Vladimir Putin is eyeing a $20bln (£11.8bln) trade deal with Iran that would see Russia sidestep Western sanctions on its energy sector.
Under the terms of a five-year accord, Russia would help Iran organise oil sales as well as “cooperate in the oil-gas industry, construction of power plants, grids, supply of machinery, consumer goods and agriculture products”, according to a statement by the Energy Ministry in Moscow, the Telegraph reported.
However, the Russian government mysteriously withdrew that statement last night, saying it would issue a new one on Wednesday.
Despite the U-turn, news of a possible agreement hit US markets. The Dow fell 139 points, or 0.8pc, led by energy companies such as Chevron, down 2.5pc, and ExxonMobil, down 1.9pc. Brent Crude fell 1.5pc before recovering to trade down 0.7pc at $104.61.
A deal could see Russia buying 500,000 barrels of Iranian oil a day, the Moscow-based Kommersant newspaper has previously reported. That would be about a fifth of Iran’s output in June and half its exports.
The move would be a win-win for both nations after they were hit with Western sanctions aimed at limiting their energy sectors.
The European Union recently unveiled a raft of measures to restrict certain oil exploration and oil drilling related products in Russia after what President Barack Obama called the country's "illegal actions" in Ukraine.
On Tuesday, the Russian President told regional leaders that “the political tools of economic pressure are unacceptable and run counter to all norms and rules”, adding that he had given orders to boost domestic manufacturers at the expense of non-Russian ones.
Meanwhile, Iran has faced sanctions due to its anti-US policies and a nuclear row with the West. The country has been locked in talks with six world powers - Britain, China, France, Russia, the US and Germany - to reach an understanding, with an interim deal to lift a ban on sales to the EU and limiting them to Asia agreed in November.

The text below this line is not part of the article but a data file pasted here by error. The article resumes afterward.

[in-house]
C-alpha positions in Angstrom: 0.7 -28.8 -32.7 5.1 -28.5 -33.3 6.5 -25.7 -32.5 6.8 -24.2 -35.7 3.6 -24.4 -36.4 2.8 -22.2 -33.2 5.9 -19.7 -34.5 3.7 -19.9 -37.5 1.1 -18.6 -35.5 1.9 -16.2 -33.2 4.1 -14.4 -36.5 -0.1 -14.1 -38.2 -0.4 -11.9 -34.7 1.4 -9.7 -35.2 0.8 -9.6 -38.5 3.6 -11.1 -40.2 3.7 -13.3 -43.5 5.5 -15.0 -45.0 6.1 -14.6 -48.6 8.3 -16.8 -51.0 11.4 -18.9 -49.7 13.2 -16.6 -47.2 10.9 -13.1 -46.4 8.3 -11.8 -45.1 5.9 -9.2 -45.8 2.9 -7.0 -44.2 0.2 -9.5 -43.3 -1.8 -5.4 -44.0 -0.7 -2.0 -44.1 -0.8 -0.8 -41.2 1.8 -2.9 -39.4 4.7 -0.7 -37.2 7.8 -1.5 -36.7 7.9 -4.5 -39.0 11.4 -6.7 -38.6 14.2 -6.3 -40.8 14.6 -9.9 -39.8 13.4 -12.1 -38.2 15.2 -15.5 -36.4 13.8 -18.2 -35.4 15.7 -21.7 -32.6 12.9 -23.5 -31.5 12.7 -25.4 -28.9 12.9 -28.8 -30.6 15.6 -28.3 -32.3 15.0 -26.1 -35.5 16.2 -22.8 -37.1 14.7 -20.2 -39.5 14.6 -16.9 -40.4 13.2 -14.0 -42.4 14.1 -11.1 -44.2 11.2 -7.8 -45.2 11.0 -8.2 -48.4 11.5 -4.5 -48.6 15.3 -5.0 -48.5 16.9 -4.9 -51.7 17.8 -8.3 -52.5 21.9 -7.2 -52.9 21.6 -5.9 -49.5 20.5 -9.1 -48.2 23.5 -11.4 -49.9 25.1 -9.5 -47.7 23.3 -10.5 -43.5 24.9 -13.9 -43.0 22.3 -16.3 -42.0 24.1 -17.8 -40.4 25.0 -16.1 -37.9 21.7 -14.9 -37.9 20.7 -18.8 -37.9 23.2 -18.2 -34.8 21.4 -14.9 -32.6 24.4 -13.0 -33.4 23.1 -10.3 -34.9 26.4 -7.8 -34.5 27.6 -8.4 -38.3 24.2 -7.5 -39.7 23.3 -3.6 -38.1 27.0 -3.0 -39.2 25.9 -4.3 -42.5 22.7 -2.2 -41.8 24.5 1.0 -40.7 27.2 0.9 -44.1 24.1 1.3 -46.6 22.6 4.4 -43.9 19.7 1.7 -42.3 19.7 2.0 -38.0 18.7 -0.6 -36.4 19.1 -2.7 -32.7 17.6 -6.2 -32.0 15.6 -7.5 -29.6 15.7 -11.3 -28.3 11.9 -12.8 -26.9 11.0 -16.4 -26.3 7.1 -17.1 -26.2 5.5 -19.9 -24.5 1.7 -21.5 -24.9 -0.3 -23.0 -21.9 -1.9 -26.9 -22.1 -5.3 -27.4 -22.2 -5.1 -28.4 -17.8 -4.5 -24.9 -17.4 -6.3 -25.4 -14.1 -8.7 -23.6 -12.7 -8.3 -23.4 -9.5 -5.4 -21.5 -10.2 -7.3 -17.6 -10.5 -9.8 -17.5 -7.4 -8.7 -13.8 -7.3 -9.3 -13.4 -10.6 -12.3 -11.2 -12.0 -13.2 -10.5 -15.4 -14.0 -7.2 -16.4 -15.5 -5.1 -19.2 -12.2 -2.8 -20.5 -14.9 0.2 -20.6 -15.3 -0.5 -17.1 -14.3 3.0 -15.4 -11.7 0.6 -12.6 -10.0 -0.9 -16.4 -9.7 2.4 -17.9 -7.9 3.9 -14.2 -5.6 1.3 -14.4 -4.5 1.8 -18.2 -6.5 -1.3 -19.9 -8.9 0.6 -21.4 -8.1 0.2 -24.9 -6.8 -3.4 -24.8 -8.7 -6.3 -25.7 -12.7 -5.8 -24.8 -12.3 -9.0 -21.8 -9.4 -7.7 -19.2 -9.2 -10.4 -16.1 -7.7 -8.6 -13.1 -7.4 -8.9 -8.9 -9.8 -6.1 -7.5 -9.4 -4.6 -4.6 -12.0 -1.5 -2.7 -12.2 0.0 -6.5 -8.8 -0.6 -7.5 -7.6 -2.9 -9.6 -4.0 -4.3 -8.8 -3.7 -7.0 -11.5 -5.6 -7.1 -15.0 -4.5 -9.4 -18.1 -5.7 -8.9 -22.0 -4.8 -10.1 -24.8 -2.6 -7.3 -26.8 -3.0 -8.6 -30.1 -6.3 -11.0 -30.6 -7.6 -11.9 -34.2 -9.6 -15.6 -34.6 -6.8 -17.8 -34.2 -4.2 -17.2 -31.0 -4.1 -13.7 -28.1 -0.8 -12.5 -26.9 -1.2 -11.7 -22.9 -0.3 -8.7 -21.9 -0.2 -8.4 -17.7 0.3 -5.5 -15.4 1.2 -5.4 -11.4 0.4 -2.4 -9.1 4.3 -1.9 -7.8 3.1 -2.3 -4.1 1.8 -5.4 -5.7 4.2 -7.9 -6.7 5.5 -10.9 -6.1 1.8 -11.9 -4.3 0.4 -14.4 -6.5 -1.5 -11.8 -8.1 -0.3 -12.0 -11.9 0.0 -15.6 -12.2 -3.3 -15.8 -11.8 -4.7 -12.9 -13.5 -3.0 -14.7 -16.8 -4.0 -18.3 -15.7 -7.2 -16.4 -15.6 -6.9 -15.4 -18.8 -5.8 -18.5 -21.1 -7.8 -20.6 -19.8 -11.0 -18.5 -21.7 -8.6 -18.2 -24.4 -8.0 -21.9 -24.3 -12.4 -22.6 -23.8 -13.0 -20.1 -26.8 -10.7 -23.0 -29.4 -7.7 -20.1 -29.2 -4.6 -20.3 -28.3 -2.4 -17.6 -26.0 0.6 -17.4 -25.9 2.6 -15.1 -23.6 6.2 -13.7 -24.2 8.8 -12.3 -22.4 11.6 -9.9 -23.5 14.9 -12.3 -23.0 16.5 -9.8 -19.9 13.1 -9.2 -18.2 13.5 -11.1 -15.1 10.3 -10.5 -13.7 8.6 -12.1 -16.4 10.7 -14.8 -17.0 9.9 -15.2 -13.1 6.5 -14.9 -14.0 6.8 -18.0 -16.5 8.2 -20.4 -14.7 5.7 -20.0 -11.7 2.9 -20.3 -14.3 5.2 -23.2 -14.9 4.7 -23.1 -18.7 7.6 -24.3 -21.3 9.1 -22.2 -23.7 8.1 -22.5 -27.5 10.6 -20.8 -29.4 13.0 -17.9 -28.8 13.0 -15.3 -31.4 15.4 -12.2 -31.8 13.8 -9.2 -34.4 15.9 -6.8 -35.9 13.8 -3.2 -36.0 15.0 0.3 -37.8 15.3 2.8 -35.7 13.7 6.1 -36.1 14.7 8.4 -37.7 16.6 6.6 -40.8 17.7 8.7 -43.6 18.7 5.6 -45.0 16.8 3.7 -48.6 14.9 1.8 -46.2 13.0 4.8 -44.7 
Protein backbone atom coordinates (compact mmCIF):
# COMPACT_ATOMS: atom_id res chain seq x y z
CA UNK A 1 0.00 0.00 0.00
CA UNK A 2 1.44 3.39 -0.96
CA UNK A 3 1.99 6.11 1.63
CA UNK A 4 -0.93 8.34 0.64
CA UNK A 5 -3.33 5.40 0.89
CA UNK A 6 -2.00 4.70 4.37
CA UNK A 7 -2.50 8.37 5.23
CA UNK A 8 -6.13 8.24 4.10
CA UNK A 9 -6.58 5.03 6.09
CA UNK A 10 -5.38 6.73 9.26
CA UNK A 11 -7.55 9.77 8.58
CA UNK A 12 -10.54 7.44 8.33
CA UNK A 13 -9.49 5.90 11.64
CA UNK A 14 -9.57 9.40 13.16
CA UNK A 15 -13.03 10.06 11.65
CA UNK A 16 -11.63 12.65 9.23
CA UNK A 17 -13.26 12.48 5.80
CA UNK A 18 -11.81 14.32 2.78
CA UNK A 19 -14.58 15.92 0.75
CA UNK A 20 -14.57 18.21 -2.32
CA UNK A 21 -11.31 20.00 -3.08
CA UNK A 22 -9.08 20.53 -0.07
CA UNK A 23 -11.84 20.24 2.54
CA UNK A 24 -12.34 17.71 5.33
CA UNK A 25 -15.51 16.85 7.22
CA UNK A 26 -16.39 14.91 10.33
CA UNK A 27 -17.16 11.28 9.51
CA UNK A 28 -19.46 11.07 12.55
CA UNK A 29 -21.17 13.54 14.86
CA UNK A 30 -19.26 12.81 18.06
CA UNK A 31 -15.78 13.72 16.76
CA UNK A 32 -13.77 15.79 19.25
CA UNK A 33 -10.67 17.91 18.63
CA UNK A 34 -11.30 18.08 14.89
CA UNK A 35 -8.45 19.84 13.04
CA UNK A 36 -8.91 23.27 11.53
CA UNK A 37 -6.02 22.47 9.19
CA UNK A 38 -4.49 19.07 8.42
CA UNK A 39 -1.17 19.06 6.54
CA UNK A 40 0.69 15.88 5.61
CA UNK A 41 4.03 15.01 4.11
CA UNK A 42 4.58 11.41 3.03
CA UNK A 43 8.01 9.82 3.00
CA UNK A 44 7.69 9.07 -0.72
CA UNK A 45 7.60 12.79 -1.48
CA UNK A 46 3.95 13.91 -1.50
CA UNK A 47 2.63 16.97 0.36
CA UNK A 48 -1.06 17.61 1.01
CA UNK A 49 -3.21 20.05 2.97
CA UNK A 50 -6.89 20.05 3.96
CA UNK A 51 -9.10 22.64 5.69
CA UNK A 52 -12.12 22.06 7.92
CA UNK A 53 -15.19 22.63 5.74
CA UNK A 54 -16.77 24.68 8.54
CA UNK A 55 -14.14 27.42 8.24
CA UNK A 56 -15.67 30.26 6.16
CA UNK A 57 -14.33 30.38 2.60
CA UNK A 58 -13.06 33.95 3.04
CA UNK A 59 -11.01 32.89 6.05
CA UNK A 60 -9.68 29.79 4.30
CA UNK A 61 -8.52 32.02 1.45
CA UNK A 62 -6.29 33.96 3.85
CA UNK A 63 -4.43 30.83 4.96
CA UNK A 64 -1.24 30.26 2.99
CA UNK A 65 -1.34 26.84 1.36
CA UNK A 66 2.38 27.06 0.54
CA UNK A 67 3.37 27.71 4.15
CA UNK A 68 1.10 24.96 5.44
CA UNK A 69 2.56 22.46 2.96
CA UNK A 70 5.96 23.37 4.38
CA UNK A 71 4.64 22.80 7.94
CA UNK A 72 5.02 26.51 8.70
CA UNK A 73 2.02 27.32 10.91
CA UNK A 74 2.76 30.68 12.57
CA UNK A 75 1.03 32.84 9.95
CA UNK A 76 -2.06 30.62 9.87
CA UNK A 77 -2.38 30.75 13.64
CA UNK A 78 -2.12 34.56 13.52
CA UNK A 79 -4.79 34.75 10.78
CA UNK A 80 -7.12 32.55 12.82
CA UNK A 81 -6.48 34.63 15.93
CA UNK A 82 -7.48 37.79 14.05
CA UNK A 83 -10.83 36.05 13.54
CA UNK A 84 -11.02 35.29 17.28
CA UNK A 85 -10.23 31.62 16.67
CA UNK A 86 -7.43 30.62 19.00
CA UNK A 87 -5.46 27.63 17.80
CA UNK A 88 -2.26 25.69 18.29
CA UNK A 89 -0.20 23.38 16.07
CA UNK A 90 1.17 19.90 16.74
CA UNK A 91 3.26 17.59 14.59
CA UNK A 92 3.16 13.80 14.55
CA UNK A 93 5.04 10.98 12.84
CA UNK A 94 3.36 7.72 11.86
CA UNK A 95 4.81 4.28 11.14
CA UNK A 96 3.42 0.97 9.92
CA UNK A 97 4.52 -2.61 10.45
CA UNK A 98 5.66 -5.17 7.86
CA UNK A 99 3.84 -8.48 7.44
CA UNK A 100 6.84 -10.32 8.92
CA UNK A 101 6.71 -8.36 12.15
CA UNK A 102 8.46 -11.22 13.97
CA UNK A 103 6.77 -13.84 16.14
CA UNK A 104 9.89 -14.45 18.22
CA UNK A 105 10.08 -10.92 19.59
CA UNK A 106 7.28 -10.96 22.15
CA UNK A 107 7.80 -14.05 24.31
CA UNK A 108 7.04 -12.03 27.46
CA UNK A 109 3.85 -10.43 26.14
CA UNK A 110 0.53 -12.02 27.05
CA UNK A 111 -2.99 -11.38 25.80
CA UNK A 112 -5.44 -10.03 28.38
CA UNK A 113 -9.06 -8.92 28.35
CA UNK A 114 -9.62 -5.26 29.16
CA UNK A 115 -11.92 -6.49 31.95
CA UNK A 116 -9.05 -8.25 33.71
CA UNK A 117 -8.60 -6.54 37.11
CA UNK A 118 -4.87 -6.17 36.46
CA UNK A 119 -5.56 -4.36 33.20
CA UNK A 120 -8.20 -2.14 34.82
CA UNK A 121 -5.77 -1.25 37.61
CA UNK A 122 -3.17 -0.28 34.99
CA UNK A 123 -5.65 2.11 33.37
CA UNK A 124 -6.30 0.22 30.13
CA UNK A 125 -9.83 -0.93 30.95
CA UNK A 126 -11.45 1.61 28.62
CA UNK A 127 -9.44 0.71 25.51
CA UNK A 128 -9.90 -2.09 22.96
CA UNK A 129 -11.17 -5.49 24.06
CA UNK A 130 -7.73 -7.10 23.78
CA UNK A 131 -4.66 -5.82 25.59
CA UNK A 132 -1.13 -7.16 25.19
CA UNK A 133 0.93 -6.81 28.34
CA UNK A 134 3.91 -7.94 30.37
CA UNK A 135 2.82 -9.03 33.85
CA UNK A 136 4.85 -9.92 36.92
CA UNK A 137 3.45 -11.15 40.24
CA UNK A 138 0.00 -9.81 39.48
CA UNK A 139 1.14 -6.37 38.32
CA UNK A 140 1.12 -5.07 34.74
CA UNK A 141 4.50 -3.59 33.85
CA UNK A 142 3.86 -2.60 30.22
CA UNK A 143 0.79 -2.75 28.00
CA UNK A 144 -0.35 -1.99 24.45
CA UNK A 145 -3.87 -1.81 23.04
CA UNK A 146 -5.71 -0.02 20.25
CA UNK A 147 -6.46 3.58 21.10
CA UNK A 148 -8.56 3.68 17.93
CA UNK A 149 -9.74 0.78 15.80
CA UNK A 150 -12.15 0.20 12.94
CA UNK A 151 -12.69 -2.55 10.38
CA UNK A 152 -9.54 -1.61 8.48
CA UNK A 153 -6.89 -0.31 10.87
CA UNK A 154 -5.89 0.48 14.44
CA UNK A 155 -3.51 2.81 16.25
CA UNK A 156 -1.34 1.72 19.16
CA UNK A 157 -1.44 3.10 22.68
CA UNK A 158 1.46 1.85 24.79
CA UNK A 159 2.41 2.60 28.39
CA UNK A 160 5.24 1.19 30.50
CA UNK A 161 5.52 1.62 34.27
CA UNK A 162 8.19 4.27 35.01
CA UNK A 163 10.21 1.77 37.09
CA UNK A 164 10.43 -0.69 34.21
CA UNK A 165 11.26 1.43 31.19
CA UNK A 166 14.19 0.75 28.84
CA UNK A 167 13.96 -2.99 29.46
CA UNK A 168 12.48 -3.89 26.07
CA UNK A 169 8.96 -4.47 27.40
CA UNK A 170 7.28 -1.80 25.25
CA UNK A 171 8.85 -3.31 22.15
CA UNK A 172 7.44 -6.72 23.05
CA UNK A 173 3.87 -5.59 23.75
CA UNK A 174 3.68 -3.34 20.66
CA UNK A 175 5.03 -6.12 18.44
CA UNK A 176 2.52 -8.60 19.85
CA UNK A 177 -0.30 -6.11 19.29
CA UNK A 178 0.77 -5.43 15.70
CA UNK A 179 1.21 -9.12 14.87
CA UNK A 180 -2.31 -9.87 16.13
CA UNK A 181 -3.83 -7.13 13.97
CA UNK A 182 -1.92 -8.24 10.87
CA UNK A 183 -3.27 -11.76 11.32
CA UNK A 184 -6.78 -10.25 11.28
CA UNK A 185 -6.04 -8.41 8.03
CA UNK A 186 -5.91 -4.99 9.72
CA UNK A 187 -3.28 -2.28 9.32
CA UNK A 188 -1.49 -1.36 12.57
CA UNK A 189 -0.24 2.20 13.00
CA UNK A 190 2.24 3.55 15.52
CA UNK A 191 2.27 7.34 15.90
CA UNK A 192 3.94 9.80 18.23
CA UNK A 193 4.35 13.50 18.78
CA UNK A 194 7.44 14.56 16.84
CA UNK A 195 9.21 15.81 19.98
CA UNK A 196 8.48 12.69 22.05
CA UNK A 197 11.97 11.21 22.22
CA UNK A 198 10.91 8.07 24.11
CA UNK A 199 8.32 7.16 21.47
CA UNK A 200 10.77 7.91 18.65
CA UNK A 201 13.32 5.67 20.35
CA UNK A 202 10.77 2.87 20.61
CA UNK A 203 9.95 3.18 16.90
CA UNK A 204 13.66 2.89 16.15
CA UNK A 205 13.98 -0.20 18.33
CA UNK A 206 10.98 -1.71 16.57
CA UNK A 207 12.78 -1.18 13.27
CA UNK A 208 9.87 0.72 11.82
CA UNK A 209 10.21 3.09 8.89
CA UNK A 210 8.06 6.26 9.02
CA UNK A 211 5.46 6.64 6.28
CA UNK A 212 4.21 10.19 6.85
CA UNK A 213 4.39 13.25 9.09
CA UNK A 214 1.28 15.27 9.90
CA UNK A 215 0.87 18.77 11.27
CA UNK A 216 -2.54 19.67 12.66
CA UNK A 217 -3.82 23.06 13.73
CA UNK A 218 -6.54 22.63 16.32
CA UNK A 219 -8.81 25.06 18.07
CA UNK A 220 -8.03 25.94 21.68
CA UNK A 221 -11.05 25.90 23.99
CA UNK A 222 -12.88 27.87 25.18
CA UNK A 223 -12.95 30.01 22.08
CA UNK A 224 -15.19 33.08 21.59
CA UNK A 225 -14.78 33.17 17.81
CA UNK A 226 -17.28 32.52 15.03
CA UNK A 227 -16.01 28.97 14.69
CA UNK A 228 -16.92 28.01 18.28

Despite the sanctions, Iran has been looking to boost oil production in recent months, setting a new output target of 5.7m barrels per day (bpd) of crude by 2018 - OPEC believes Iran is currently pumping about 3m bpd of crude. However, it needs the help of international oil companies, and Russian energy firms have repeatedly expressed an interest in teaming up with Iran.
Before Moscow’s retraction, Alexander Novak, Russia's minister of energy, said an agreement would not violate international obligations and is important given the current "reality".
The White House has previously said that reports of talks between Russia and Iran were a matter of "serious concern".
"If the reports are true, such a deal would raise serious concerns as it would be inconsistent with the terms of the agreement with Iran," Caitlin Hayden, spokeswoman for the White House National Security Council, said in January.